Driver's Drug Past Didn't Justify Bringing in Drug Dog

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By Lance J. Rogers

July 5 — Officers who stopped a car for a seat belt violation lacked sufficient cause to call a drug-sniffing dog even though the cops recognized the driver as a known drug user and had received a tip five days earlier that he was dealing methamphetamine, the Hawaii Supreme Court ruled June 30 ( State v. Alvarez, Haw., 2016 BL 211663, No. SCWC-12-0000838, 6/30/16 ).

The case is significant because the court found a state constitutional violation despite the fact that the officers were still writing tickets for the seat belt infraction—and the driver's failure to produce valid license and insurance documentation—when the canine unit arrived.

Under Rodriguez v. United States, No. 13-9972, 2015 BL 112765 (U.S. April 21, 2015) there is no Fourth Amendment violation when the canine sniff occurs within the normal time needed to handle the matter for which the stop was made.

Timing Isn't Everything

At oral argument, the justices appeared skeptical of the state's claim that all dog sniffs would be constitutional for any detention so long as the cops got the canine to the scene of the traffic stop and the motorist wasn't detained any longer than would be necessary to complete the normal paperwork and traffic investigation.

That skepticism manifested itself in the opinion, where the court steered clear of any suggestion that the dog sniff would be constitutional so long as there was no inordinate delay.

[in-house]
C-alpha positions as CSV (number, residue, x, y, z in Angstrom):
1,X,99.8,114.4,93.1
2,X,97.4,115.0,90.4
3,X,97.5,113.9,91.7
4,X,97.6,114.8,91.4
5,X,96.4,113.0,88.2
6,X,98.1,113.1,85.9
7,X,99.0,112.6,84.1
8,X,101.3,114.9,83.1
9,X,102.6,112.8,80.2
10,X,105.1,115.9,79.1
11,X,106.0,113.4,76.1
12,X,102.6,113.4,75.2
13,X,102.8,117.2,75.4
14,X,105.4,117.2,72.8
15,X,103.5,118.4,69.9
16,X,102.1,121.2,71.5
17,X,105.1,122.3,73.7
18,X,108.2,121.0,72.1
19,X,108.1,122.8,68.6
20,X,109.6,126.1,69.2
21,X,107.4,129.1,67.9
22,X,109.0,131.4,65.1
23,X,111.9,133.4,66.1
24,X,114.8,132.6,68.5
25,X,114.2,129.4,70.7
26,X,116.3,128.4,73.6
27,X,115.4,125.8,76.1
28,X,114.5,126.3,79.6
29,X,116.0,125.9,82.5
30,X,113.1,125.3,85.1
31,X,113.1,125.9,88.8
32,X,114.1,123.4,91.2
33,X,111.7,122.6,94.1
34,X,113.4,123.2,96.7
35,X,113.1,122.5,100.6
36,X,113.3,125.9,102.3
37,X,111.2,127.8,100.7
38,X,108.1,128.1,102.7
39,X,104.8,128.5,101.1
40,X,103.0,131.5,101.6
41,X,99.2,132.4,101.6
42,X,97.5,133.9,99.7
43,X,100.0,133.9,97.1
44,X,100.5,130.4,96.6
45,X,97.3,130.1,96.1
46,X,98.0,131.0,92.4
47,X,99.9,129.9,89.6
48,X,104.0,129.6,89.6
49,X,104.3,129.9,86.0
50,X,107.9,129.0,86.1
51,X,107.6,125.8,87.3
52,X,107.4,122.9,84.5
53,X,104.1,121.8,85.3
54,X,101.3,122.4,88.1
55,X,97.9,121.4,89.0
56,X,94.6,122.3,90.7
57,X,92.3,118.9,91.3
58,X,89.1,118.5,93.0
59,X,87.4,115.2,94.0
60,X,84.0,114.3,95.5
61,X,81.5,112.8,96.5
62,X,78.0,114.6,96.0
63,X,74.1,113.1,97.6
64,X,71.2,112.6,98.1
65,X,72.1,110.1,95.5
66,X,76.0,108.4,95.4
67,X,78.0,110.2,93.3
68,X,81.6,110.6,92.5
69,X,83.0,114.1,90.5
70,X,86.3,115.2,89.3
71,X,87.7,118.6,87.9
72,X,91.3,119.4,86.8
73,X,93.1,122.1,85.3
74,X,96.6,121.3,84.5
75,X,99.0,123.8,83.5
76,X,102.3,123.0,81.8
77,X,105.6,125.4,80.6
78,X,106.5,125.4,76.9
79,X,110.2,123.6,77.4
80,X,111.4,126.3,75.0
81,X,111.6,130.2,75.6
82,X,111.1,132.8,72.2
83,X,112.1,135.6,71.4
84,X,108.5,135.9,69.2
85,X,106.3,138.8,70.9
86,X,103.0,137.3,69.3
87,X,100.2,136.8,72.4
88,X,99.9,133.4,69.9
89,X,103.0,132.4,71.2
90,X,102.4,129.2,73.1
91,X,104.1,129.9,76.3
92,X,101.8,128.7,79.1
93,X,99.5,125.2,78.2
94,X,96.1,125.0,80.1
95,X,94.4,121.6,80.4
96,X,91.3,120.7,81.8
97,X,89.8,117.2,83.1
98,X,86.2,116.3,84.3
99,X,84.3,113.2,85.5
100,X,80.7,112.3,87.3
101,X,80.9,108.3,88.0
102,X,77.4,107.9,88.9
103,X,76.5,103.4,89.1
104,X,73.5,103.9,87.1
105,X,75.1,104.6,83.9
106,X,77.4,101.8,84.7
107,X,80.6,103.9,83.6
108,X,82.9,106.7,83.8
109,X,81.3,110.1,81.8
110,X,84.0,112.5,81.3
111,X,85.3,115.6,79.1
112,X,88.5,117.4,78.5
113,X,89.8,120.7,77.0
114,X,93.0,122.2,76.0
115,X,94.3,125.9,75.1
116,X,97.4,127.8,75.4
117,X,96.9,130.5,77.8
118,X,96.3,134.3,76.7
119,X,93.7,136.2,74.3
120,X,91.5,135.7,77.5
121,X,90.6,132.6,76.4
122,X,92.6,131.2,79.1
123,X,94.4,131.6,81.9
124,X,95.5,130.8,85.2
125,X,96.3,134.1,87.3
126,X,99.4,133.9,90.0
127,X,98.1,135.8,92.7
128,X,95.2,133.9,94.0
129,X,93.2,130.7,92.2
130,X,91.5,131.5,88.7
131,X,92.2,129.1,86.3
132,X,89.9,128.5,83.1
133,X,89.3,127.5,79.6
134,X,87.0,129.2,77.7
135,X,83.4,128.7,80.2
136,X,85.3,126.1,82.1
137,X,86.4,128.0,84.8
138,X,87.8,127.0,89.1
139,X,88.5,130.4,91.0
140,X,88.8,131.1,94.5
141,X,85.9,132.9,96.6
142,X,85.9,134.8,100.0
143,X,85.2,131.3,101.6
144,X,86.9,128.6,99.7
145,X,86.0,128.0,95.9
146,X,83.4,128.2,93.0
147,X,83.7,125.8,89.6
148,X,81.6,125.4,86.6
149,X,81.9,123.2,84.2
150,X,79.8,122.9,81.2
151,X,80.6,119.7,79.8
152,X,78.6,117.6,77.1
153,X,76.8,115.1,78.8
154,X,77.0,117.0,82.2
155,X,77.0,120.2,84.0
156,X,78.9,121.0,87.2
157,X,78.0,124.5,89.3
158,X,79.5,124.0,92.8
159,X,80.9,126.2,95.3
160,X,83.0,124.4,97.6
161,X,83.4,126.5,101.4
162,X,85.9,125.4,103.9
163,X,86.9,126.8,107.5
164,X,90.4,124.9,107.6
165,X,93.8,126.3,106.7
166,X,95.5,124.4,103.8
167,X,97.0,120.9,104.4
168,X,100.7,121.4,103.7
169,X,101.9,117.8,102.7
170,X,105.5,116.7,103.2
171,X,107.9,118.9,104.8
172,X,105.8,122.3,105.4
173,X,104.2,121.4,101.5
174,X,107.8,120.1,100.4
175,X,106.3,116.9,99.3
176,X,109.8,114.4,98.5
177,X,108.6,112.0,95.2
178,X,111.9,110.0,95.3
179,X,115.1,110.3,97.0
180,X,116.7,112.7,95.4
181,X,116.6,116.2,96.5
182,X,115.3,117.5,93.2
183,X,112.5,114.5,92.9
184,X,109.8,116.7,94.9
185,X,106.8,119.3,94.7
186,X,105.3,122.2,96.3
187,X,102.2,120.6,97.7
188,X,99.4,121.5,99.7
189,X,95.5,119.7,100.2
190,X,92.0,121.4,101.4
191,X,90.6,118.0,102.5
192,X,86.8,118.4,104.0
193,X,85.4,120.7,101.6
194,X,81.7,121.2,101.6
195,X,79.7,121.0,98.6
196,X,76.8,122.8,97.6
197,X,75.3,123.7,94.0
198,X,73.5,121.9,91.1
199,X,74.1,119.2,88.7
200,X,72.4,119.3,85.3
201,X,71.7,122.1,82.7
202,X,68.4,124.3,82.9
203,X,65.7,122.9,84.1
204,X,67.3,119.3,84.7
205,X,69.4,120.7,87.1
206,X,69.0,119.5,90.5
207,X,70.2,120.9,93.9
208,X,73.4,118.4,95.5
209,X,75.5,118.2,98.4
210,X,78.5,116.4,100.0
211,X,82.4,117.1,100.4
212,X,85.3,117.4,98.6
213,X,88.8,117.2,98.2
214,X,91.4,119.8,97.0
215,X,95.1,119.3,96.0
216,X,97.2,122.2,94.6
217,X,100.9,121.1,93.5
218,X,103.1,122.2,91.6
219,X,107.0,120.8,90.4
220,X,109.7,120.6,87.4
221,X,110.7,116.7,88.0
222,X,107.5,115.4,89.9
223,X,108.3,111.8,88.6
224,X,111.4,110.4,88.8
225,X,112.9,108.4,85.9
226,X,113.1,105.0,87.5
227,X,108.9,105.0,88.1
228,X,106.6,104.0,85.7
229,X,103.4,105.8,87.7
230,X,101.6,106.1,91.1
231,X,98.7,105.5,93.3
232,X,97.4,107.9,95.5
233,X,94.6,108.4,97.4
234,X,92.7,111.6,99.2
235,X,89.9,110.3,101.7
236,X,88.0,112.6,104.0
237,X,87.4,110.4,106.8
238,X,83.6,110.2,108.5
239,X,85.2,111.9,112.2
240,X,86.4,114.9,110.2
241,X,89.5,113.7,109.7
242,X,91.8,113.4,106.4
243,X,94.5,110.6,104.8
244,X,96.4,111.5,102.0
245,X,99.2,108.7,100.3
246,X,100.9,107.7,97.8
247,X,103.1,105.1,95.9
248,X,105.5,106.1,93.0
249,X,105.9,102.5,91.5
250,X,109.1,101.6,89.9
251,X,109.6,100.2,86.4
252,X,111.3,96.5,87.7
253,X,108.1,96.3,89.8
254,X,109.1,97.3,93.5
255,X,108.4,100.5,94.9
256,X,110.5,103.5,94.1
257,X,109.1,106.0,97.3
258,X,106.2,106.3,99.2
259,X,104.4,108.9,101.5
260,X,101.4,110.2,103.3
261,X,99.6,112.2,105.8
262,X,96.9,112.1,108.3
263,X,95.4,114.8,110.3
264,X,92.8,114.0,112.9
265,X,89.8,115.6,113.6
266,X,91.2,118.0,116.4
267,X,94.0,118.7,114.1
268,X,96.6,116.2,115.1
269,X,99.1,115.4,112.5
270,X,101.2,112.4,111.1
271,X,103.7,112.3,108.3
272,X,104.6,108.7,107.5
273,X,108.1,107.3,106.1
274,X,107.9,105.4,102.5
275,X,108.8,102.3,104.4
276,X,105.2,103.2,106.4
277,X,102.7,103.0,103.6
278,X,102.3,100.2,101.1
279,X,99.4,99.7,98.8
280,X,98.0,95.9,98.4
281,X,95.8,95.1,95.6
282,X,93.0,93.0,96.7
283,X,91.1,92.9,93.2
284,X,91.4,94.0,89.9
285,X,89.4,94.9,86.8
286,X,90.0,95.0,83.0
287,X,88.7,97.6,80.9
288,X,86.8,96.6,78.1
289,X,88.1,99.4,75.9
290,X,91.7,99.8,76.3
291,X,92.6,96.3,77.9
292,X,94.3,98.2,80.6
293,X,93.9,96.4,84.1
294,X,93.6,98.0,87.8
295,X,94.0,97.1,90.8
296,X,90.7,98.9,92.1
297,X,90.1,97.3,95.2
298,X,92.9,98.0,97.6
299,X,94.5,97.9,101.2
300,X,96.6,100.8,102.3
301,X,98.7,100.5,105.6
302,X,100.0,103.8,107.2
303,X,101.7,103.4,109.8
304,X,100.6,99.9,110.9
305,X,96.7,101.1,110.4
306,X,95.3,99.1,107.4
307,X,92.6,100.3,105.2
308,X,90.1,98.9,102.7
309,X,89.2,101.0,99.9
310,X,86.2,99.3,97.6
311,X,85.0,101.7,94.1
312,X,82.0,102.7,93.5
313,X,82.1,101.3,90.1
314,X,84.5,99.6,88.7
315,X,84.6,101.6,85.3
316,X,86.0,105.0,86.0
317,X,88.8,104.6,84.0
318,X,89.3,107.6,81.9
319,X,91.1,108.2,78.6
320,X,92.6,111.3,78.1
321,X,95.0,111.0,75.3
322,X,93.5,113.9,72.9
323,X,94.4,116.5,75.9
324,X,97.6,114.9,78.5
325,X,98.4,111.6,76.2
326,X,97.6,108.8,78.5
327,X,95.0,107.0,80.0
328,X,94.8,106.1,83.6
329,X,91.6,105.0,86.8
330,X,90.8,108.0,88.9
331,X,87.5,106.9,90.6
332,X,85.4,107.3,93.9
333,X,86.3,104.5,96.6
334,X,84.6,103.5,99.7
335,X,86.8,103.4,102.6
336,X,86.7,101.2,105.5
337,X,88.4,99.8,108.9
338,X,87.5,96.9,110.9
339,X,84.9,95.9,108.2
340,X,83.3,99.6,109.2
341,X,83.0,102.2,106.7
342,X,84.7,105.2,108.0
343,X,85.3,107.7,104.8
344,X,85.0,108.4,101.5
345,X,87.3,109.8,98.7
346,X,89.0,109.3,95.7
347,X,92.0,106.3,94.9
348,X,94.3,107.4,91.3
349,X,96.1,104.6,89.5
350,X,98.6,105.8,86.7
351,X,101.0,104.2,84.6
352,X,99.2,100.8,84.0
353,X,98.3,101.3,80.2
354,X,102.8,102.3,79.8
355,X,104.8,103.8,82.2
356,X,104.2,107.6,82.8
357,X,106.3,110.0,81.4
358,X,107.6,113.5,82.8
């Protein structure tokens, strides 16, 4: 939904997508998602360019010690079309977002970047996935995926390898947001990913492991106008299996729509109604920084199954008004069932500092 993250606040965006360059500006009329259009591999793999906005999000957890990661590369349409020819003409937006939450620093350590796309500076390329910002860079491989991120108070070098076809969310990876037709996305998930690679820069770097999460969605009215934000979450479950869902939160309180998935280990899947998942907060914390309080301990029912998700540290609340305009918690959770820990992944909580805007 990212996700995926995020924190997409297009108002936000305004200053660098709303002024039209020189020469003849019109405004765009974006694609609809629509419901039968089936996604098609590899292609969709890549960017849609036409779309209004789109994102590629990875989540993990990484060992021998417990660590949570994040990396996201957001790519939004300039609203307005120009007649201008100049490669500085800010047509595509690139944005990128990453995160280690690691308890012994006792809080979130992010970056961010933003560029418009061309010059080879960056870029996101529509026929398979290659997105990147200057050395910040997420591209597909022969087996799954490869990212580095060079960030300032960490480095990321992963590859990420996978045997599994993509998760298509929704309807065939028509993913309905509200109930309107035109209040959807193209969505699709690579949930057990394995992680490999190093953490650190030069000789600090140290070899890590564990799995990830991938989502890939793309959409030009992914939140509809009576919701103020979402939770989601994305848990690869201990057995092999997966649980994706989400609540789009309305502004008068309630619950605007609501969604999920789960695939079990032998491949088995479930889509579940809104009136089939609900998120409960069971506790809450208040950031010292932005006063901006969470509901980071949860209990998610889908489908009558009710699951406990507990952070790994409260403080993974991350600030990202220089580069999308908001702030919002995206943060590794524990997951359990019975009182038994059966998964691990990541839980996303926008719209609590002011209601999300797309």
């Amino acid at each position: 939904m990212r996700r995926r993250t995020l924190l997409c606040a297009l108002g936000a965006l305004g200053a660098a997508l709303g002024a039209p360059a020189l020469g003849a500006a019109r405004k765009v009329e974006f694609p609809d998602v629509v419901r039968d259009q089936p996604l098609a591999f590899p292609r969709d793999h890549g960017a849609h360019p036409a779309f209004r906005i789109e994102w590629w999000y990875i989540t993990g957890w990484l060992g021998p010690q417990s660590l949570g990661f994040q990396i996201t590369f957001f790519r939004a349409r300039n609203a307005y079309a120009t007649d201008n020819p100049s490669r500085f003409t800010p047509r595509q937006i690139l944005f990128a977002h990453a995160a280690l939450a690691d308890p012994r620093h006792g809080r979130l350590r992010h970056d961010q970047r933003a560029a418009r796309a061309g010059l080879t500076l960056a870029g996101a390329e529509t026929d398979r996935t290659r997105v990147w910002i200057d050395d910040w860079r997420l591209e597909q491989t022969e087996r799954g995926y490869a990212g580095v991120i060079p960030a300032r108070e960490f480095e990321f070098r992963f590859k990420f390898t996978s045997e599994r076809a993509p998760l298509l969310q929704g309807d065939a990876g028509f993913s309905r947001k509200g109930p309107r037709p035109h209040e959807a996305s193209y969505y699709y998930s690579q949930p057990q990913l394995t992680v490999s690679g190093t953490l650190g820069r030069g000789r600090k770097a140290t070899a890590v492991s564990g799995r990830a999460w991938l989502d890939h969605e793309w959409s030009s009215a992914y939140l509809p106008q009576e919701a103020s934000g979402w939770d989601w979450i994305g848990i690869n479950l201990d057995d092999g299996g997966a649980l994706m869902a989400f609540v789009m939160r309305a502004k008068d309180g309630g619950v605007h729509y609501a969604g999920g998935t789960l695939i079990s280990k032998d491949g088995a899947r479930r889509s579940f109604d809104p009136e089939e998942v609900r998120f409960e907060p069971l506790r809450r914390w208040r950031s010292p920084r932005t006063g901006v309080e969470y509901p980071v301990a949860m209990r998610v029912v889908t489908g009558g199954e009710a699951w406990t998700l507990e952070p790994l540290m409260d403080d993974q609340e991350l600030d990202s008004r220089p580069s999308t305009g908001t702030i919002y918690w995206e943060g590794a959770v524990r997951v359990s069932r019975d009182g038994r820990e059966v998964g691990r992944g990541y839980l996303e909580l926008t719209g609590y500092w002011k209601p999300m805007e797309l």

Instead, it ruled that Article I, Section 7 of the Hawaii Constitution, which specifically forbids unreasonable “invasions of privacy” as well as unreasonable searches and seizures, prohibits any escalation of the investigation that isn't supported by strong independent evidence of criminal activity.

The only suggestion that Elujino V. Alvarez III was involved in drug distribution on the day of his arrest was a confidential informant's tip from five days earlier and police recognition of Alvarez and one of his passengers, the court said in an opinion by Chief Justice Mark E. Recktenwald.

But that information doesn't rise to the level of reasonable suspicion justifying a separate criminal inquiry, the court said.

If that could serve as the basis for a separate investigative detention, it said, “any traffic stop could be improperly utilized to detain individuals based on their previous misconduct.”

The County of Hawaii Prosecutor's Office represented the state. Justice P. Haspe, Hilo, Hawaii, argued on behalf of Alvarez.

To contact the reporter on this story: Lance J. Rogers in Washington at lrogers@bna.com

To contact the editor responsible for this story: C. Reilly Larson at rlarson@bna.com

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